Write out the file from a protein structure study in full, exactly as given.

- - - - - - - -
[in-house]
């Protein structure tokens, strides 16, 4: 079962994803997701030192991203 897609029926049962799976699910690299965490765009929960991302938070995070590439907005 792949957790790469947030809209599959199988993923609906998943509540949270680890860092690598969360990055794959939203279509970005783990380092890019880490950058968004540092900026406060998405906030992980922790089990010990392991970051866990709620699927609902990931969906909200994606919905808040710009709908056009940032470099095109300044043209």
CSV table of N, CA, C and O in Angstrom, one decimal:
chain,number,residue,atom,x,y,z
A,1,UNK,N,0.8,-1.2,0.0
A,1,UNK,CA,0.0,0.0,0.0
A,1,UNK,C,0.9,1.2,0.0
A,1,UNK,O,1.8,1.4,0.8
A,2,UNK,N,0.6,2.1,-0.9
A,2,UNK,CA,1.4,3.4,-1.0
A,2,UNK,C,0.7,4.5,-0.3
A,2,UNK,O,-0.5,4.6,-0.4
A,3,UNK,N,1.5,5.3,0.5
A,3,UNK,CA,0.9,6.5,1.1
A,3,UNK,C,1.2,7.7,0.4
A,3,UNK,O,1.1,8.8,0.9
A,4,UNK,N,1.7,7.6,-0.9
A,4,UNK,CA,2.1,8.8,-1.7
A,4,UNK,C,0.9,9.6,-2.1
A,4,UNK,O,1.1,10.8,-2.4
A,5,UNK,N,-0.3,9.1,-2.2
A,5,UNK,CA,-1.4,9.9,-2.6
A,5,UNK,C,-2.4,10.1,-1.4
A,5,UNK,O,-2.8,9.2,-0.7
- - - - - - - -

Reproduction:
[in-house]
């Protein structure tokens, strides 16, 4: 079962994803997701030192991203 897609029926049962799976699910690299965490765009929960991302938070995070590439907005 792949957790790469947030809209599959199988993923609906998943509540949270680890860092690598969360990055794959939203279509970005783990380092890019880490950058968004540092900026406060998405906030992980922790089990010990392991970051866990709620699927609902990931969906909200994606919905808040710009709908056009940032470099095109300044043209």
CSV table of N, CA, C and O in Angstrom, one decimal:
chain,number,residue,atom,x,y,z
A,1,UNK,N,0.8,-1.2,0.0
A,1,UNK,CA,0.0,0.0,0.0
A,1,UNK,C,0.9,1.2,0.0
A,1,UNK,O,1.8,1.4,0.8
A,2,UNK,N,0.6,2.1,-0.9
A,2,UNK,CA,1.4,3.4,-1.0
A,2,UNK,C,0.7,4.5,-0.3
A,2,UNK,O,-0.5,4.6,-0.4
A,3,UNK,N,1.5,5.3,0.5
A,3,UNK,CA,0.9,6.5,1.1
A,3,UNK,C,1.2,7.7,0.4
A,3,UNK,O,1.1,8.8,0.9
A,4,UNK,N,1.7,7.6,-0.9
A,4,UNK,CA,2.1,8.8,-1.7
A,4,UNK,C,0.9,9.6,-2.1
A,4,UNK,O,1.1,10.8,-2.4
A,5,UNK,N,-0.3,9.1,-2.2
A,5,UNK,CA,-1.4,9.9,-2.6
A,5,UNK,C,-2.4,10.1,-1.4
A,5,UNK,O,-2.8,9.2,-0.7